Renoise is capable of loading 3rd party plugins (VST/AU) and has a built-in 32-bit to 64-bit plugin bridge for handling those older plugins. Also included is a standard suite of processing effects, the usual array of EQs, reverbs, compressors and delays. These are all very usable and the cabinet simulator in particular is a favorite of mine. It features 17 emulations of well known guitar amp cabinets and adds some really nice dirt to synths and drums.

The program itself is very responsive. Nothing is bloated or sluggish and I haven’t encountered any CPU spikes or instability. The interface remains snappy, even inside large projects. CPU usage will be dictated by which and how many plugins you use, Renoise doesn't utilize more than 3% on my Intel i5 2500k @ 4.5ghz while idle. A large project featuring 25 tracks and assorted effects might climb up to around 20% while playing, but again, this will vary heavily depending on the plugins you use in your song.

One of the greatest assets for Renoise is the community. They’re active and helpful, even creating powerful free tools with the official scripting language. These tools range from things like arpeggiators and step sequencers to the incredibly useful “Guru,” a tool for programming hardware synths and saving patches (even for synths that don’t have patch memory!) inside Renoise.

Another thing to note is that the developers are very fair when it comes to releasing updates for Renoise. Between Renoise 2.0 and 3.0, the developers released many significant updates for free over the course of 4 years. These updates included things like an Ableton Live style Grid/Pattern Matrix, an official scripting language for user made tools, new effect plugins, and full 64-bit support.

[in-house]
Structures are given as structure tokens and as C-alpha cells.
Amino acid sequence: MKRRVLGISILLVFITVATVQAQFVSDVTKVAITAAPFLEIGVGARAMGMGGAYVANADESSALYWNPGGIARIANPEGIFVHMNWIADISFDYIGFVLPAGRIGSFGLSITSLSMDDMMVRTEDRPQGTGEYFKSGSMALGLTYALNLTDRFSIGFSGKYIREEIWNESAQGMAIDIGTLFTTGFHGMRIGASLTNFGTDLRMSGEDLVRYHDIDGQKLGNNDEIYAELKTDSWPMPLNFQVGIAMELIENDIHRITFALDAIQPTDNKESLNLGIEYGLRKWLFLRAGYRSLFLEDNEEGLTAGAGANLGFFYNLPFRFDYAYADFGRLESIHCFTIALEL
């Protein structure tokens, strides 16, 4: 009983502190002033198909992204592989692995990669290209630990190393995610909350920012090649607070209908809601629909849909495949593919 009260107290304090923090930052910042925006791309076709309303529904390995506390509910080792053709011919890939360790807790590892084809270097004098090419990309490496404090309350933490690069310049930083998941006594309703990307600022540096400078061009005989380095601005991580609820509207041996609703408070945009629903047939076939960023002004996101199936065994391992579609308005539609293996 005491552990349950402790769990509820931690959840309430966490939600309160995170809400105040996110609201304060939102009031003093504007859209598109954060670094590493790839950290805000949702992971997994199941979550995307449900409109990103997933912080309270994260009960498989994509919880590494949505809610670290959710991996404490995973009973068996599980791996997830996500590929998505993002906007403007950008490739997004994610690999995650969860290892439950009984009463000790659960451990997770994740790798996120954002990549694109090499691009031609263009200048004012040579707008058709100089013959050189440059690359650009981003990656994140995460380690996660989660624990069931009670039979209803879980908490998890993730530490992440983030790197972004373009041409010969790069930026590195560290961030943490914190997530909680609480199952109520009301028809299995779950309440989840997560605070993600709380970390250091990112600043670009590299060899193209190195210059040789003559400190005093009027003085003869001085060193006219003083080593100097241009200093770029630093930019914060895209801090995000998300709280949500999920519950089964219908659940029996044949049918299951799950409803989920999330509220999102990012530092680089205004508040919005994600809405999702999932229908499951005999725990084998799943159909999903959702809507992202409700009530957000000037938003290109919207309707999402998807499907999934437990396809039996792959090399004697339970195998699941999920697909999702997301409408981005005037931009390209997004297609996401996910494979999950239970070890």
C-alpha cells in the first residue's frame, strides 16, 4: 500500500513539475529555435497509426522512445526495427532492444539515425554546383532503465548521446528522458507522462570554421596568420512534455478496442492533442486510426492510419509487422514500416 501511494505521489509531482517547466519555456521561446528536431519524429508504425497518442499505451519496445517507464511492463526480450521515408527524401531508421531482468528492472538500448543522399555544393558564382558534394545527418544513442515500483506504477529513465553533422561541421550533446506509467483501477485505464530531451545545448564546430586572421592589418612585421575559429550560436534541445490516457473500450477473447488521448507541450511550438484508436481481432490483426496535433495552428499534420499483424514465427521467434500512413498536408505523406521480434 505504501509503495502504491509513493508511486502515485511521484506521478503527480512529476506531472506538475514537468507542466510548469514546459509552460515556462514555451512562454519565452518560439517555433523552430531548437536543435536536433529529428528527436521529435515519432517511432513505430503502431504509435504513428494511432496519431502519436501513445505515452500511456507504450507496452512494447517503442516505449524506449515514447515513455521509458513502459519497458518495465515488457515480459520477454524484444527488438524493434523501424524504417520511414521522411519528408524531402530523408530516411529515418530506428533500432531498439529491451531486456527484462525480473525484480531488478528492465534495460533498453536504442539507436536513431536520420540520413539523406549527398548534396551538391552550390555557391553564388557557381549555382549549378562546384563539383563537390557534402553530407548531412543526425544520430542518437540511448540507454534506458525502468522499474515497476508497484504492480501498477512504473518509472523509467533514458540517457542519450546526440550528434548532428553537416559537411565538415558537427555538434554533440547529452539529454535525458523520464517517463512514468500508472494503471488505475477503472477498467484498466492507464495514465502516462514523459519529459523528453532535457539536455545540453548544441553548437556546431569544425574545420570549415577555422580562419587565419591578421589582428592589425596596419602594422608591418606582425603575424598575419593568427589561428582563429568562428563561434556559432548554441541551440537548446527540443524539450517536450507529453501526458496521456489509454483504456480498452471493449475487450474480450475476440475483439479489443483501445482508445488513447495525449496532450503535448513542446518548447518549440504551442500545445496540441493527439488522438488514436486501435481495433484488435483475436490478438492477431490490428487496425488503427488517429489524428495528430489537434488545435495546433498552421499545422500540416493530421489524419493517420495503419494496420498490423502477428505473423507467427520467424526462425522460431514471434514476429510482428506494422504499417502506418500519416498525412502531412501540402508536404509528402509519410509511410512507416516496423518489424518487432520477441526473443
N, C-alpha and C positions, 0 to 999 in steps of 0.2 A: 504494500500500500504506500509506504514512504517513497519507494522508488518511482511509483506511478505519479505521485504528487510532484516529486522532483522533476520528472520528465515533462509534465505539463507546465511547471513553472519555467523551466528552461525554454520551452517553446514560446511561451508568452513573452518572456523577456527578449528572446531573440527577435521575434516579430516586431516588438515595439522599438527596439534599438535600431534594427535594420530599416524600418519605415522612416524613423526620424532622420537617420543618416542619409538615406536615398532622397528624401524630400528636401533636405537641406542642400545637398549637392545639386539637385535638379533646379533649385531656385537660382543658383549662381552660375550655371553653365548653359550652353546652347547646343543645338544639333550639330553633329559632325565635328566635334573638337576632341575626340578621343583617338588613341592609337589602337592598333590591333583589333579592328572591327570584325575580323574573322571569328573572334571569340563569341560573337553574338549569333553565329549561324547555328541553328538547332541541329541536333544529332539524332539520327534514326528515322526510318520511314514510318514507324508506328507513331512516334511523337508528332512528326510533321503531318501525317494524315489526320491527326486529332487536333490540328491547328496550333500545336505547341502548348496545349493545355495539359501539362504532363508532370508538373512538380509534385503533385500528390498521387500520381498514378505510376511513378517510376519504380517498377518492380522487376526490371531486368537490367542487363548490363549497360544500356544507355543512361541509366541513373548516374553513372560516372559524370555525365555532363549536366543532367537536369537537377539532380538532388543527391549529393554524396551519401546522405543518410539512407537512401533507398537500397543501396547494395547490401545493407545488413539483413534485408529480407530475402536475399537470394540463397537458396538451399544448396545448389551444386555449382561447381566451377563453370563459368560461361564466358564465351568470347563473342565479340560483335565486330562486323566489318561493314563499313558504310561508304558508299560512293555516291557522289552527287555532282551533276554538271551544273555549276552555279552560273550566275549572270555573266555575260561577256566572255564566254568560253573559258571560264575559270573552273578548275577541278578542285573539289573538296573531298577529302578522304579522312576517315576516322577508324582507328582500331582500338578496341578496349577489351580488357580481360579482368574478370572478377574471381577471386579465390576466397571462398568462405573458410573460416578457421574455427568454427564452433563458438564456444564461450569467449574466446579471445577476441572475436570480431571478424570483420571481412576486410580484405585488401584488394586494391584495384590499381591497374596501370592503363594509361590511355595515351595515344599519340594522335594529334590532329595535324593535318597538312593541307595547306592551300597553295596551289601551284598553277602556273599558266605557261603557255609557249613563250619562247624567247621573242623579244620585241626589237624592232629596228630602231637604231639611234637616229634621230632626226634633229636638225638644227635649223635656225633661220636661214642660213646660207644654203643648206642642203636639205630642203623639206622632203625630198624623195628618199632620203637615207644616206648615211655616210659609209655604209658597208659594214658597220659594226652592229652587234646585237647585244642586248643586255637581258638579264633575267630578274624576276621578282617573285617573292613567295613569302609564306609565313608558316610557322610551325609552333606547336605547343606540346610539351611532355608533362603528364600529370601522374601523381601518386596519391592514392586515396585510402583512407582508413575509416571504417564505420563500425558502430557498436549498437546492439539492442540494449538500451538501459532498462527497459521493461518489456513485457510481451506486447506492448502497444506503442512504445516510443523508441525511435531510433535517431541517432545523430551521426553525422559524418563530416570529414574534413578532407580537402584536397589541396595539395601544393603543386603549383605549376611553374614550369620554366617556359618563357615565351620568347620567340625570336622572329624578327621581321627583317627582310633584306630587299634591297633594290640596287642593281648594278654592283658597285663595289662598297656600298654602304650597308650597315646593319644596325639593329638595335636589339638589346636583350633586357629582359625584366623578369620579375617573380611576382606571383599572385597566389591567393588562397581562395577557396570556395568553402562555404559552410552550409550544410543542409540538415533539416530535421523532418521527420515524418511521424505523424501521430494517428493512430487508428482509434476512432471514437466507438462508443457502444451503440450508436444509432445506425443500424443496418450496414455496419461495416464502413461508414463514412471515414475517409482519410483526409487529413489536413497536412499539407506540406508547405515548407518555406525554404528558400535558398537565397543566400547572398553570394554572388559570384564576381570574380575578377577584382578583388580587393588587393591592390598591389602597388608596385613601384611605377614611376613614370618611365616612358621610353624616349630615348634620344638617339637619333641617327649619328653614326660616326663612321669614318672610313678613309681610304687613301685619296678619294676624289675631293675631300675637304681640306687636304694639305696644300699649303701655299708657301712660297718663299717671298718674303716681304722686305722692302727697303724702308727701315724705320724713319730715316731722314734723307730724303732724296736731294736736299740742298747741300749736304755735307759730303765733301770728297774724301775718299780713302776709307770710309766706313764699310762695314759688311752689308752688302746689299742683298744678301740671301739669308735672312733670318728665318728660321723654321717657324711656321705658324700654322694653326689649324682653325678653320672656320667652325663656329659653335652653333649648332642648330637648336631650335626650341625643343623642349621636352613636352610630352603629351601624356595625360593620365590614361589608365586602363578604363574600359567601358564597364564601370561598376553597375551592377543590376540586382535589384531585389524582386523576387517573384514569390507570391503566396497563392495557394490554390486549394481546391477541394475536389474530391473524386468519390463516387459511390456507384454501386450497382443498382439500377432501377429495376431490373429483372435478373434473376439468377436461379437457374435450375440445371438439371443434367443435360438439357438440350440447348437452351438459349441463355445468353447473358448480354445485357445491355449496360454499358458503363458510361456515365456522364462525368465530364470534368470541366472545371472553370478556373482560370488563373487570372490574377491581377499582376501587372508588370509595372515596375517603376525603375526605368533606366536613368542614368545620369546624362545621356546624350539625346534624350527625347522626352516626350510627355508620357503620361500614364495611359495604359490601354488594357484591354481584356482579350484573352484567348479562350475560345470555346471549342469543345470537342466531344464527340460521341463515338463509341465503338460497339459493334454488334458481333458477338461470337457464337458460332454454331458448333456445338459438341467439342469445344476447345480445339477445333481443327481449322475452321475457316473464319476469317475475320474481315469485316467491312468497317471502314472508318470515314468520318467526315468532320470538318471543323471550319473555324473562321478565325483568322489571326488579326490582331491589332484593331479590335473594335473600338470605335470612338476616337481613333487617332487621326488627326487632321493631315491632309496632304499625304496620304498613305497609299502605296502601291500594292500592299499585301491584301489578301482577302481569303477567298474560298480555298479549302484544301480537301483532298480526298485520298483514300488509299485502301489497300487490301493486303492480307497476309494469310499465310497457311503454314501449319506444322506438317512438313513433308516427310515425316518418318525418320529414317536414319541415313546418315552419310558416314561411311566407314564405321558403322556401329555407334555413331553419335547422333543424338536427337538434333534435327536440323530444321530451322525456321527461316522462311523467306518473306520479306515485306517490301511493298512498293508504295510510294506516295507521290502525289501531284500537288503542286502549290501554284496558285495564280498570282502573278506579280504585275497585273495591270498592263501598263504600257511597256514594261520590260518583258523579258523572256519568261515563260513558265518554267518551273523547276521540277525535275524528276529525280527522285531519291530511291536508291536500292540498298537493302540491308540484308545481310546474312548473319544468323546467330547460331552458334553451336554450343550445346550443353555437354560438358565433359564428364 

While it may not come with all of the pack-in synths or gigabytes of sample content that many DAWs boast these days, Renoise is a powerful, stable, and fast sequencer with a great community and a spectacular price at around $90 USD. It's a specialized sequencer with a focus on midi sequencing and small samples, so it's not the kind of program you'd use for every song you might want to produce, but if you’re not satisfied with your current DAW workflow or if you want to try something completely different from the usual big name sequencers, you should definitely give it a try.

+ Fast, intuitive tracker-style sequencing
+ Clean interface
+ Bloat-free
+ No dongles or online license managers, you can install it on all of your computers hassle-free
+ Fantastic price
+ Great community that provides useful tools for free
+ Developers are active on the official forums and release multiple substantial free updates

- Can only set 2 plugin folders
- Isn't ideal for sequencing numerous long audio clips.
- Doesn't have multitrack recording